4) When I play sports, I can zone into whatever I am doing so deeply everything else fades to black.
Those are a few quick examples as I think about how I use focus to leverage it as a useful talent in my life. Like anything, strengths can also hinder you if you are not careful and here are some of the challenges I see in having this brain-wiring helping guide my days:
1) It can be hard to switch tasks once I get going on something, it is hard for me not to ‘finish.’
2) Sometimes when I am zoned in, I miss things that are going on around me.
3) People will start conversations with me and I miss things because I am not focused on them.
Those are not terrible things, just things I need to be aware of when I go through my day. My team, and other friends and family know to ask me, “Are you focused right now?” as a way of helping me not miss things. This is strengths management 101 - do you have skills around your talents that help you turn them into strengths? We can save that for another post.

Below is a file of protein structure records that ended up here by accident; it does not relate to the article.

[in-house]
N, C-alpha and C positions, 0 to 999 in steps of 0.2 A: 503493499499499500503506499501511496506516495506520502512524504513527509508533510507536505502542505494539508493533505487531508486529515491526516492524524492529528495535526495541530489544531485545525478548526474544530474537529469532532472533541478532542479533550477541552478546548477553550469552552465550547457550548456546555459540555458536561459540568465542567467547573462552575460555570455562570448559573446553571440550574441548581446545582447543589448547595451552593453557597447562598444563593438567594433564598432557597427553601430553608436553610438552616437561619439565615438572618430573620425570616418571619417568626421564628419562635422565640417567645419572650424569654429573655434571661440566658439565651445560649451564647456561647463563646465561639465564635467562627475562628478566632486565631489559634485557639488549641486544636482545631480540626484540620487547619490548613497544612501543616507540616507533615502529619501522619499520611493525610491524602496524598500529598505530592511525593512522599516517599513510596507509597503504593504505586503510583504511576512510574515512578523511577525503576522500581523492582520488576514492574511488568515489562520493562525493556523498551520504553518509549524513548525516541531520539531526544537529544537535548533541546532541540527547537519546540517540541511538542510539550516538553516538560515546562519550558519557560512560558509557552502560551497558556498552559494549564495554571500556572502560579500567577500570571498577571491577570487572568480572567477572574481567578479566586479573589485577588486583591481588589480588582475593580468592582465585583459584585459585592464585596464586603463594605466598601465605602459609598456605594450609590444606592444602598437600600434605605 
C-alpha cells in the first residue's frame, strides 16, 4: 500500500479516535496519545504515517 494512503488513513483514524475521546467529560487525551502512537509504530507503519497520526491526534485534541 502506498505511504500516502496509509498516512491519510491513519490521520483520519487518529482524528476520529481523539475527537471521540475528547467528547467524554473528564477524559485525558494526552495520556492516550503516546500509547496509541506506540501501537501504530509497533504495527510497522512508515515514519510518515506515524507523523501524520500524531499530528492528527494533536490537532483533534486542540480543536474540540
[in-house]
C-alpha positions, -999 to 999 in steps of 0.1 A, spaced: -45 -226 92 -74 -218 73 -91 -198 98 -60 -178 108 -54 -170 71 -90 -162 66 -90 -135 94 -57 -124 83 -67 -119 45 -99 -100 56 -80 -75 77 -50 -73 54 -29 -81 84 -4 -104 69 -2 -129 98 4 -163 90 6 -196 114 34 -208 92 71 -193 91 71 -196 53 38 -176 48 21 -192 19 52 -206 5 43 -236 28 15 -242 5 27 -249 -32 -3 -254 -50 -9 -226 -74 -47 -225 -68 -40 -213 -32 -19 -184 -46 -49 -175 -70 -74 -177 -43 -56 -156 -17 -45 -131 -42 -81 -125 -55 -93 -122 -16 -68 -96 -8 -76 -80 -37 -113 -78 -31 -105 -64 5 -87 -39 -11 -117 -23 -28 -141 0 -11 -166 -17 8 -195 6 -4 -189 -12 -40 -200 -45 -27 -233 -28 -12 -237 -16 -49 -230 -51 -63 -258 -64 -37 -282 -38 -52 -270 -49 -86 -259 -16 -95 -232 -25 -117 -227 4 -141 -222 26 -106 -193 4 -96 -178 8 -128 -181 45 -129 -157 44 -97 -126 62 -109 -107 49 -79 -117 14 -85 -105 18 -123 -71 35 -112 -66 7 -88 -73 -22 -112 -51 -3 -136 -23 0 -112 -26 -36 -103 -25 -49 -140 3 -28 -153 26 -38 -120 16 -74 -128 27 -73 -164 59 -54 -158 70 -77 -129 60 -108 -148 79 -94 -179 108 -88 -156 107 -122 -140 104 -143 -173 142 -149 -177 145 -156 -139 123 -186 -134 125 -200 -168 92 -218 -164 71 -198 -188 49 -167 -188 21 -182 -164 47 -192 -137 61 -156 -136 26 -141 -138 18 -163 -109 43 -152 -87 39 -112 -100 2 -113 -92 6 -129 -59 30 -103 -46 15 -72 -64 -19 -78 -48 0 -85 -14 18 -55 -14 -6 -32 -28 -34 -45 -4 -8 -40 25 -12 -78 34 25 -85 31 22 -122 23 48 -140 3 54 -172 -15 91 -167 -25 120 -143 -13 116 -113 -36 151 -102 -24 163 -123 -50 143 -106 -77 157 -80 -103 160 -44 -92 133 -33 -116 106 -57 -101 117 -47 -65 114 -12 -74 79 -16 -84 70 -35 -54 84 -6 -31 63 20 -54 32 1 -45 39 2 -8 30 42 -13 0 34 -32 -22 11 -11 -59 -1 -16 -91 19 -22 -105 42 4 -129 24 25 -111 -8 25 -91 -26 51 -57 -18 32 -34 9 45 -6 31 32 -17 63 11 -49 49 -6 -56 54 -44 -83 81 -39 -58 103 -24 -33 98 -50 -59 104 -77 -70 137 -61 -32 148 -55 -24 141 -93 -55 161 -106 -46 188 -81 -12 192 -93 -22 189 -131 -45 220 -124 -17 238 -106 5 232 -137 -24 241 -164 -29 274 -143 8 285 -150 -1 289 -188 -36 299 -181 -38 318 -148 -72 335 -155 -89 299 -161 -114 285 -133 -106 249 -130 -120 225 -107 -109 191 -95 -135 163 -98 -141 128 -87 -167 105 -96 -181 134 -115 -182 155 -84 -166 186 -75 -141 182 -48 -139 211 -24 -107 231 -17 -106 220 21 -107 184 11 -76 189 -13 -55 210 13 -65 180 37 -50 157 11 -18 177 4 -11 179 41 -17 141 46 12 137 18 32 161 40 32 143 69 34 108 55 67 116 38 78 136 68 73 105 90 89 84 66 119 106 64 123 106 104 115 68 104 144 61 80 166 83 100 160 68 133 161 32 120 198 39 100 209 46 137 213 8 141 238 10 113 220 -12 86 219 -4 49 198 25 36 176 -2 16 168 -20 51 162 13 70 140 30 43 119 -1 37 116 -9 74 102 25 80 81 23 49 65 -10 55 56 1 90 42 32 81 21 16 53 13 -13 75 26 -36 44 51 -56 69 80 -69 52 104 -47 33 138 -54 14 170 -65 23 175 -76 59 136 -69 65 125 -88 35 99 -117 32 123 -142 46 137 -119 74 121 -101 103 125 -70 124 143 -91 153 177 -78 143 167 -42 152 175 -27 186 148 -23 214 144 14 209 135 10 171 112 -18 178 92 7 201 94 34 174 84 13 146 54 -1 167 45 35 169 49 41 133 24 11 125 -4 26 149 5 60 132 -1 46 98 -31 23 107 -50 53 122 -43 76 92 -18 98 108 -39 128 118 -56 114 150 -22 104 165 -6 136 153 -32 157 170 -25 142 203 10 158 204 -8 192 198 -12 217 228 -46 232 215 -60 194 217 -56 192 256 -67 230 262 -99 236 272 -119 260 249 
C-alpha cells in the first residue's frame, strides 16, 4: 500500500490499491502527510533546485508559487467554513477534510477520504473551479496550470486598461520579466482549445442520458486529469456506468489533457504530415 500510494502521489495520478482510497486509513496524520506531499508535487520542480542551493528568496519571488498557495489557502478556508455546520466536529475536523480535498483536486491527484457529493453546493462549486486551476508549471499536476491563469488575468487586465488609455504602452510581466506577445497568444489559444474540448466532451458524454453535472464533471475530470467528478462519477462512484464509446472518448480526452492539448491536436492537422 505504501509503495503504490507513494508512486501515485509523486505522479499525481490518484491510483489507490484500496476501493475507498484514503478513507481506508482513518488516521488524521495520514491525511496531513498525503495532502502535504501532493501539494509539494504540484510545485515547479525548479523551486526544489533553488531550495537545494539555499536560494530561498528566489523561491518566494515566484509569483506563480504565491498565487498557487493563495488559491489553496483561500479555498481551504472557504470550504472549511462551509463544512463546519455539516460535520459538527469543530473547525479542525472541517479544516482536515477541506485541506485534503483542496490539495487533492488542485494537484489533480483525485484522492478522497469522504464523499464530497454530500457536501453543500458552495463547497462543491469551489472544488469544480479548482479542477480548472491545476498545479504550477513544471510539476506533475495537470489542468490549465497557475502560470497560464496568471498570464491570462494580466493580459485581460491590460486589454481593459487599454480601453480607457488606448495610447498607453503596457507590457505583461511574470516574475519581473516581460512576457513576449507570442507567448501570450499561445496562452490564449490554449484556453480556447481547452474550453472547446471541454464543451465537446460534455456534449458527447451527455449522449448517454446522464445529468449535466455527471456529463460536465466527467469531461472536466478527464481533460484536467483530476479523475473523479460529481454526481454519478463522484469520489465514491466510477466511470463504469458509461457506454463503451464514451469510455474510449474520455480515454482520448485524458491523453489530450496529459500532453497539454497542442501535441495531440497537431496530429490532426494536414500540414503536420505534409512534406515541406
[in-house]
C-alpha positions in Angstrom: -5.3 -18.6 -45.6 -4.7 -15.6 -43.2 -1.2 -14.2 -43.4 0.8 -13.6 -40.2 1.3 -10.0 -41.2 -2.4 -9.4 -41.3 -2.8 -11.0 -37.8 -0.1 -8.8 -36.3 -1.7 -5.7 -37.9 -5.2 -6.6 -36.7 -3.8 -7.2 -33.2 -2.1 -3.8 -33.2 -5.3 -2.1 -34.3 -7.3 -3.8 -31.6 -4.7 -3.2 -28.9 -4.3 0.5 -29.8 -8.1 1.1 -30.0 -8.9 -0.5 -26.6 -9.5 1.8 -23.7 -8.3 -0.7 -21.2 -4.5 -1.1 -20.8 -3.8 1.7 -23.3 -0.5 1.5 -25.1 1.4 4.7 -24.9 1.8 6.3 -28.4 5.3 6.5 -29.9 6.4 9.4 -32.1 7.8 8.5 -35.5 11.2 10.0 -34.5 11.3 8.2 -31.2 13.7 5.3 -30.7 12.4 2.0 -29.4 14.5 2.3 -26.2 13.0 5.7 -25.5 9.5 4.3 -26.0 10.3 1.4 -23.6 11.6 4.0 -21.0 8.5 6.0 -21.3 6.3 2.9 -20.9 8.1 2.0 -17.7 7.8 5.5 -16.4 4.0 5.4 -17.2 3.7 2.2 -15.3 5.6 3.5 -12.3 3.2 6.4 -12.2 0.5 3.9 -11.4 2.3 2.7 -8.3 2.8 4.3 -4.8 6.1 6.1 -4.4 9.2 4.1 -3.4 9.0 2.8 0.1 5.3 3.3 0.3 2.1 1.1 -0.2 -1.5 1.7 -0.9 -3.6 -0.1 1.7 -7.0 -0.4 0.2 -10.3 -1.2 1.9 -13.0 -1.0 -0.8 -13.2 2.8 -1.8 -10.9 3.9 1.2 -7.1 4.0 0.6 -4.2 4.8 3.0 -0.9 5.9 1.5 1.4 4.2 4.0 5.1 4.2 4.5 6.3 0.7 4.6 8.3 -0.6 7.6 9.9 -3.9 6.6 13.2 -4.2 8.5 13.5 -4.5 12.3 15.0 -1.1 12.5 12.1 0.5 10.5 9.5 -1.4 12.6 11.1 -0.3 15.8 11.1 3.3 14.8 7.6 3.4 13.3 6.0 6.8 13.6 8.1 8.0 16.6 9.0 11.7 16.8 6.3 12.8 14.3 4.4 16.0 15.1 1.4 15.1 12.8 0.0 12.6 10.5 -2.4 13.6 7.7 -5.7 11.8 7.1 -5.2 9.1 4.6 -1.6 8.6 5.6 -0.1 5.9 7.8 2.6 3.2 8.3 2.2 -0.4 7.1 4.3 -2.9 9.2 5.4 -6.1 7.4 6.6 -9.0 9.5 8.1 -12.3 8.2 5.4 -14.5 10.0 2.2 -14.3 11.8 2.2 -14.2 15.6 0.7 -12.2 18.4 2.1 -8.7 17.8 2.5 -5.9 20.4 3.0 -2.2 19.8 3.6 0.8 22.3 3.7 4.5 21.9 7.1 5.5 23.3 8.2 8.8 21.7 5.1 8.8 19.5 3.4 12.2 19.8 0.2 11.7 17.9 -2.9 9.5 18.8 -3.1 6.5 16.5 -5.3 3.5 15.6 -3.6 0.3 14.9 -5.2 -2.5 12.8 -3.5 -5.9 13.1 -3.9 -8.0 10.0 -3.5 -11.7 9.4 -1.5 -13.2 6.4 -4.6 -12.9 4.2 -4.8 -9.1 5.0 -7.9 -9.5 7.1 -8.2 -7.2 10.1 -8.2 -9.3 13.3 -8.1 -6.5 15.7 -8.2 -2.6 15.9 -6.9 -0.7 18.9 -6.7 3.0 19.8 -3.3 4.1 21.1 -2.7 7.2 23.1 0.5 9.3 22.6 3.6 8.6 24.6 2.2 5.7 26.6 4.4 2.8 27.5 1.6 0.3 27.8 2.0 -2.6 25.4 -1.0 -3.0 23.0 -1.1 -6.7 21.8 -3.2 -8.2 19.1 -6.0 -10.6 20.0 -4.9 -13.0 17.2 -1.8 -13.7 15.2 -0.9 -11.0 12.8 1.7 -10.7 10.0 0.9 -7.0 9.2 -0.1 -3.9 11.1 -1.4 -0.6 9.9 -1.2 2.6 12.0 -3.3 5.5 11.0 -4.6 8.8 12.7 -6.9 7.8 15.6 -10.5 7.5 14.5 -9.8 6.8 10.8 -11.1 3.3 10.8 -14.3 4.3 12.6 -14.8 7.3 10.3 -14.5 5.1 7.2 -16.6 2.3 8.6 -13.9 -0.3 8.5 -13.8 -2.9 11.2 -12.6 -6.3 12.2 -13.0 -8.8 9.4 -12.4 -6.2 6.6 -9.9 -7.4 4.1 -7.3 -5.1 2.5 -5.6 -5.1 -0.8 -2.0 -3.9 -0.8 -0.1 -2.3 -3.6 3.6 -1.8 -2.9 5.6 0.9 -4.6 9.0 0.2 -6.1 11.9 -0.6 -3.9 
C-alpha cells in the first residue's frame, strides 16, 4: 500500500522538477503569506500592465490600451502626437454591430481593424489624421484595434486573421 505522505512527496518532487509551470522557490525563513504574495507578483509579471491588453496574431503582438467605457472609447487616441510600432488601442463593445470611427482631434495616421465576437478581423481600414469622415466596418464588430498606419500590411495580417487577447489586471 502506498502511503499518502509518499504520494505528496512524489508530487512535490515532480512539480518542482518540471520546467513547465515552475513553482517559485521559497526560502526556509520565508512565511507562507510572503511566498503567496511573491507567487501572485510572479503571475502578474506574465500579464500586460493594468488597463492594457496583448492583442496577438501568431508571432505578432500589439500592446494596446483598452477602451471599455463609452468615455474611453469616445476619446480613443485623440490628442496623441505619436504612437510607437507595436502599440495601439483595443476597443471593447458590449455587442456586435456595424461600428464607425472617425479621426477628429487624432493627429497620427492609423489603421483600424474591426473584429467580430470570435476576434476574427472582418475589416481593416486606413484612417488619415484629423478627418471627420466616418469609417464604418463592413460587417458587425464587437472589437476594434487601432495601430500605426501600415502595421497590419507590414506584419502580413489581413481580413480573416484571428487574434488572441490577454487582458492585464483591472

This picture really helps illustrate how my brain works:
I am always focused on the horizon - where am I headed? How can I get there? If you have the strength of Focus you may be asking that same question. This picture was taken in Bozeman, Montana on the way to drive to Moonlight Basin ski resort for a day of hitting the slopes.
My life has been forever changed in a good way knowing more about how I am wired. My argument continues to be that the more you do to find out who you are and what makes you tick, the better chance you will have at success.
I think we only get one shot at this life, make the most of it!
Above you will see a very fun picture of my son, JD, last winter helping us shop at a local food store. This store has brilliantly provided small carts for little people who want to help shop. JD loves the fact that he gets to help and follow Mom and Dad around the store.
He gets to follow… he loves to follow and do what Mom and Dad are up to. Danielle and I are trying to figure out how to be good leaders of a now-preschool aged little boy. We do our best to model good behavior and consistency with our son. He, for the most part, follows along to our lead.
He is a good follower.